It is inevitable that in a certain manner, the vocations of children become the vocations of their parents too. In seeking to understand your children and following them on their way, you too, dear fathers and dear mothers, very often find yourselves involved in a journey in which your faith is strengthened and renewed. You find yourselves sharing in the marvellous adventure of your sons.
Indeed, even though it may seem that the priest's life does not attract most people's interest, it is in fact the most interesting and necessary adventure for the world, the adventure of showing, of making present, the fullness of life to which we all aspire. It is a very demanding adventure; and it could not be otherwise since the priest is called to imitate Jesus, who "came not to be served but to serve, and to give his life as a ransom for many" (Mt 20,28).
Dear seminarians, these years of formation constitute an important time in which to prepare yourselves for the exalting mission to which the Lord calls you. Allow me to underline two aspects that mark your current experience. First of all, your seminary years involve a certain detachment from ordinary life, a certain "wilderness", so that the Lord can speak to your heart (cf. Os 2,14). Indeed, his voice is not loud but rather subdued, it is "a still small voice" (1R 19,12). Thus, if the Lord's voice is to be heard, an atmosphere of silence is essential. For this reason the Seminary offers space and times for daily prayer; it takes great care of the liturgy, meditation on the Word of God and Eucharistic adoration. At the same time, it demands that you devote long hours to study: in praying and studying you can build within yourselves the man of God whom you must be and whom people expect a priest to be.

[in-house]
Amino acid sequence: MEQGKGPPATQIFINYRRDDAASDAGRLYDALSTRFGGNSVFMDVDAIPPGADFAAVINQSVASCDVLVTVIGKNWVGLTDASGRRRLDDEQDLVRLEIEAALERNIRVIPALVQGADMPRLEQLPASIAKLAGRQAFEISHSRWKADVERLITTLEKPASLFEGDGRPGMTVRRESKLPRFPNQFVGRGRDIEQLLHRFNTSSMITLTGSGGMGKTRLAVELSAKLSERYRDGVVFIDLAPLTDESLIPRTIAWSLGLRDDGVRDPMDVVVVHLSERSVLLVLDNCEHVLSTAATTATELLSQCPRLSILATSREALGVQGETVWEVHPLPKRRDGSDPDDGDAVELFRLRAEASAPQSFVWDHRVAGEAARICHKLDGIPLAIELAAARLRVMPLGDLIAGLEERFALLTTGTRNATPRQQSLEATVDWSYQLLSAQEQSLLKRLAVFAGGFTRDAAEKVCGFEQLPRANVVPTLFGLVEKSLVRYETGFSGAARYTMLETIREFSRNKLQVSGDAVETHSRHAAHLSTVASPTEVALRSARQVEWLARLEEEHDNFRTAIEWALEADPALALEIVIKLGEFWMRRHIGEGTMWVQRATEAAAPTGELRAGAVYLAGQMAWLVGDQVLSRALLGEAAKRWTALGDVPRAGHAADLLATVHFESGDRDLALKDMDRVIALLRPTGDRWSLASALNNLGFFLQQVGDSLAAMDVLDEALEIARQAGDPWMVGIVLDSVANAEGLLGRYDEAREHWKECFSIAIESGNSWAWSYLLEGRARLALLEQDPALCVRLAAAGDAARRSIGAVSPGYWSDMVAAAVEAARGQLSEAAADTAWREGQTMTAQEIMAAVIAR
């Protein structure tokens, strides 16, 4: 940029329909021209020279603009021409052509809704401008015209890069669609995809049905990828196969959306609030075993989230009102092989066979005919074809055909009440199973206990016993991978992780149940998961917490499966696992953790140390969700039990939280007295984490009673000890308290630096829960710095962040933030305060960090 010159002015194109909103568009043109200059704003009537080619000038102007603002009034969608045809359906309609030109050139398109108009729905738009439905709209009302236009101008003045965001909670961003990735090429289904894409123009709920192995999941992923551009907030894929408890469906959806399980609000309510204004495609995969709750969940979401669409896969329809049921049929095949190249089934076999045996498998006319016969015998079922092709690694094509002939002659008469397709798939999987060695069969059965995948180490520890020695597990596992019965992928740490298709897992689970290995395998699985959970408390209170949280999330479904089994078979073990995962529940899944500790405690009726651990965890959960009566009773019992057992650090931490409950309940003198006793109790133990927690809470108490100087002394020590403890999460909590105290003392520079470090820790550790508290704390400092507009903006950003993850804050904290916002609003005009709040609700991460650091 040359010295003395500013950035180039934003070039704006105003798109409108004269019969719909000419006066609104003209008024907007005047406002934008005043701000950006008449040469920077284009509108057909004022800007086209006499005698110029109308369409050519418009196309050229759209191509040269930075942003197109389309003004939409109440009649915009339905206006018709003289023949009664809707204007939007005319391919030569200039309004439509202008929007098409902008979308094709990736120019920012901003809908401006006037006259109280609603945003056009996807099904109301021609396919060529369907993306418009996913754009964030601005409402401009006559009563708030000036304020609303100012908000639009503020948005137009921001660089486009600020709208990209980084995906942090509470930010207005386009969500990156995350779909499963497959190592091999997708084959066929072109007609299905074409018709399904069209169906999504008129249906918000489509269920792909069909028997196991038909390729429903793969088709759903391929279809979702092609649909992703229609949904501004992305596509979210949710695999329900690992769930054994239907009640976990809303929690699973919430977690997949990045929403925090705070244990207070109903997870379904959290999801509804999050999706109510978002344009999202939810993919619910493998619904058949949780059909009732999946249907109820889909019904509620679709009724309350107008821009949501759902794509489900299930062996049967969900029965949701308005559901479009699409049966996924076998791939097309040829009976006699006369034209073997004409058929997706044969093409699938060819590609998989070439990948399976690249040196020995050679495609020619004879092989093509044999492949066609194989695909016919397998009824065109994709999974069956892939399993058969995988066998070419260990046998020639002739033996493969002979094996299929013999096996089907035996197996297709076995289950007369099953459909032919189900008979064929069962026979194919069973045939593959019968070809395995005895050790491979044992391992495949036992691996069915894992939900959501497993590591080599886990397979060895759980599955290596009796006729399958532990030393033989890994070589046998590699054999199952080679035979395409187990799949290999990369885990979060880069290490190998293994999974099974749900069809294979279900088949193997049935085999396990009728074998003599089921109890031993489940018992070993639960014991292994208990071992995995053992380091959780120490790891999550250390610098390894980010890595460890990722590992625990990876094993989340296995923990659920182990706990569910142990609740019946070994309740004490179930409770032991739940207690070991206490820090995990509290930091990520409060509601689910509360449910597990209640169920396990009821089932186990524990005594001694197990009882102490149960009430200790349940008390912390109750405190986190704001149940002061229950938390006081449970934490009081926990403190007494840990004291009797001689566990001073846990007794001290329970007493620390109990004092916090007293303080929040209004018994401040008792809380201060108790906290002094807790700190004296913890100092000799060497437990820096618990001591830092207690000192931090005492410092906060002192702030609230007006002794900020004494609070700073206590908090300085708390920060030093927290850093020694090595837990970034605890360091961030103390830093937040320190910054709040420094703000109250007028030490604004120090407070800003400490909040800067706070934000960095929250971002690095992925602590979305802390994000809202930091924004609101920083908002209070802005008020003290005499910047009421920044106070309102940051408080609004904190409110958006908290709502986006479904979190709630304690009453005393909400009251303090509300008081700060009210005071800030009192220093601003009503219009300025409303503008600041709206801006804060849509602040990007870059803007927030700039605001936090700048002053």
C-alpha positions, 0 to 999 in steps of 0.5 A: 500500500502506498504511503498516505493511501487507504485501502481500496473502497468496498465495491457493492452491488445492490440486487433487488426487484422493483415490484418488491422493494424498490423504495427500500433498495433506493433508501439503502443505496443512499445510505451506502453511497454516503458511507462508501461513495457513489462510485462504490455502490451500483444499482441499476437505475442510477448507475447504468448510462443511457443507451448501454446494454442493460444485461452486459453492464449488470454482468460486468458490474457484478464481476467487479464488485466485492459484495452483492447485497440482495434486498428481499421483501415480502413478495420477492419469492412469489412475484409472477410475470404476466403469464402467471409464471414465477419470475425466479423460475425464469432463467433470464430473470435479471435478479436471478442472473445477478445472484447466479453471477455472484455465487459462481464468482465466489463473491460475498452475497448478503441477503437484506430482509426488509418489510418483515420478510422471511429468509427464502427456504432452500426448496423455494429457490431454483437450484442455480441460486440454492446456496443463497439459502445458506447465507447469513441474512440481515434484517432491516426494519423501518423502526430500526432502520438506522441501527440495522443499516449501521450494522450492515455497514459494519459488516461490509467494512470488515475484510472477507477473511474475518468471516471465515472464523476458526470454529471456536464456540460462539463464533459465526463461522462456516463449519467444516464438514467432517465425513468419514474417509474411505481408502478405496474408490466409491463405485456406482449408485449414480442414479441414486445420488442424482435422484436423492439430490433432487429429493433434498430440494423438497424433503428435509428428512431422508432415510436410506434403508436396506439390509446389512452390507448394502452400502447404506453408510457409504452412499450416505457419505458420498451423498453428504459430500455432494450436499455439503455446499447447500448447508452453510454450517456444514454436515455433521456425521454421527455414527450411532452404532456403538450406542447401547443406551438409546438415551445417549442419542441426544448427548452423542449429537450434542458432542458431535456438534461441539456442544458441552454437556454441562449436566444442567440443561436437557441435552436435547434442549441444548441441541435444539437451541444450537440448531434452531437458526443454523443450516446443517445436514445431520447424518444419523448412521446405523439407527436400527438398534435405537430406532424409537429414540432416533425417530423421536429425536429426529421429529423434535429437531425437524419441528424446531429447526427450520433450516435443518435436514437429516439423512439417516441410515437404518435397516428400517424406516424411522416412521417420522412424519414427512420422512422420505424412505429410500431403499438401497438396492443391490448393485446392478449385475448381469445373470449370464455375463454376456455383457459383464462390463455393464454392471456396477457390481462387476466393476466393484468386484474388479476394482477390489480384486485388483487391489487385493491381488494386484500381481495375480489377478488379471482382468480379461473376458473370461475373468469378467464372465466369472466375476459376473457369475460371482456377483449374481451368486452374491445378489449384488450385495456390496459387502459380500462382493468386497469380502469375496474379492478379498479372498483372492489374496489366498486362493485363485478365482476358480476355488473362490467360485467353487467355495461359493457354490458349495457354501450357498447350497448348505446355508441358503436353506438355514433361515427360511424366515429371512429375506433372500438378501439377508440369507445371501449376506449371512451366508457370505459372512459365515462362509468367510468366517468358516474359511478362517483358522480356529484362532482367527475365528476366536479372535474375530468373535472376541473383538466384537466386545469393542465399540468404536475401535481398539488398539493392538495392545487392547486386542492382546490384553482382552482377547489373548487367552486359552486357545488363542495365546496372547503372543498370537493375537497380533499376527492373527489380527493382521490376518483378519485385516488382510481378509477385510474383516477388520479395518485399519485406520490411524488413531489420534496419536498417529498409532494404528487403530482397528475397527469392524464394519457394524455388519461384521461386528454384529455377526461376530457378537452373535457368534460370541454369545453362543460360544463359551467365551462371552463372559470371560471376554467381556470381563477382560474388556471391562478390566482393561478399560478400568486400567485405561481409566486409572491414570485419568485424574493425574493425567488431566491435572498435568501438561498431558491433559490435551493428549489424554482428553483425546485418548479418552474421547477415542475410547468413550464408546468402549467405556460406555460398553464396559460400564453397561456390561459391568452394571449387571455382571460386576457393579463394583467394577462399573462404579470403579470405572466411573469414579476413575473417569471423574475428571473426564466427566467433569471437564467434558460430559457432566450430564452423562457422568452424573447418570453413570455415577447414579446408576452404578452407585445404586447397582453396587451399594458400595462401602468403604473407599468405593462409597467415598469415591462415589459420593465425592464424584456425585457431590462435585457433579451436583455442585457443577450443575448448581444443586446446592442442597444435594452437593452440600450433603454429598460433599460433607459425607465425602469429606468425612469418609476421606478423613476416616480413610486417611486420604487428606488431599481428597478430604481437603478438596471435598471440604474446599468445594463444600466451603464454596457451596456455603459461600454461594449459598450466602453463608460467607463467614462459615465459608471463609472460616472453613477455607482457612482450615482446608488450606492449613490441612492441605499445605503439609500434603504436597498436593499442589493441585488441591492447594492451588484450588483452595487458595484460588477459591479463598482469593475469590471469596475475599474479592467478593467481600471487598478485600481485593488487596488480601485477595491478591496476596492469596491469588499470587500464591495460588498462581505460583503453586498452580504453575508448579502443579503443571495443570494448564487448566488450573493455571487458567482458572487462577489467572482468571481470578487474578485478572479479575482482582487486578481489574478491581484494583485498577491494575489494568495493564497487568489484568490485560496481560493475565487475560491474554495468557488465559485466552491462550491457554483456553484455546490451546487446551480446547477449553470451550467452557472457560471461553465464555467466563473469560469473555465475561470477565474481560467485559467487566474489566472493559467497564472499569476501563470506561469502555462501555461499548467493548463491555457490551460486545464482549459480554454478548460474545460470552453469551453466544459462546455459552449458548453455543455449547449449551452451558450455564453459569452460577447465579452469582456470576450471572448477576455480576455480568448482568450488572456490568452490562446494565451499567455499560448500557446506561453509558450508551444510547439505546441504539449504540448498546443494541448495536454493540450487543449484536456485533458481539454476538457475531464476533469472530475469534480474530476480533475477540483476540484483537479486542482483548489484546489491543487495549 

Then there is a second aspect of your life: during your seminary years, you live together; your formation for the priesthood also involves this community aspect which is of great importance. In following Jesus, the Apostles were formed together. Your communion is not limited to the present time but also concerns the future: the pastoral action that awaits you must see you joining forces, as though in one body, in one ordo, that of priests who, together with the Bishop, care for the Christian community. May you love this "family life" which is an anticipation for you of that "sacramental brotherhood" (Presbyterorum Ordinis PO 8) which must characterize every diocesan priest.
All this reminds you that God calls you to be holy, that holiness is the secret of the true success of your priestly ministry. From this moment holiness must be the goal of your every choice and decision. Entrust this desire and this daily commitment to Mary, Mother of Trust! This most pacifying title corresponds to the invitation, repeated in the Gospel and addressed to the Virgin by the Angel and then so many other times by Jesus to his disciples: "Do not be afraid" (cf. Lc 1,30). "Do not be afraid, for I am with you", says the Lord. In the icon of Our Lady of Trust, in which the Child points to the Mother, it seems that Jesus is adding, "Look at your Mother and do not fear". Dear seminarians, follow the Seminary curriculum with your minds open to truth, transparency and dialogue with those who guide you. This will enable you to respond in a very simple and humble way to the One who calls you, freeing yourselves from the risk of creating a strictly personal project. Dear parents and friends, accompany the seminarians with prayer and with your constant material and spiritual support. I also assure you all of my remembrance in prayer, as I joyfully impart the Apostolic Blessing to you.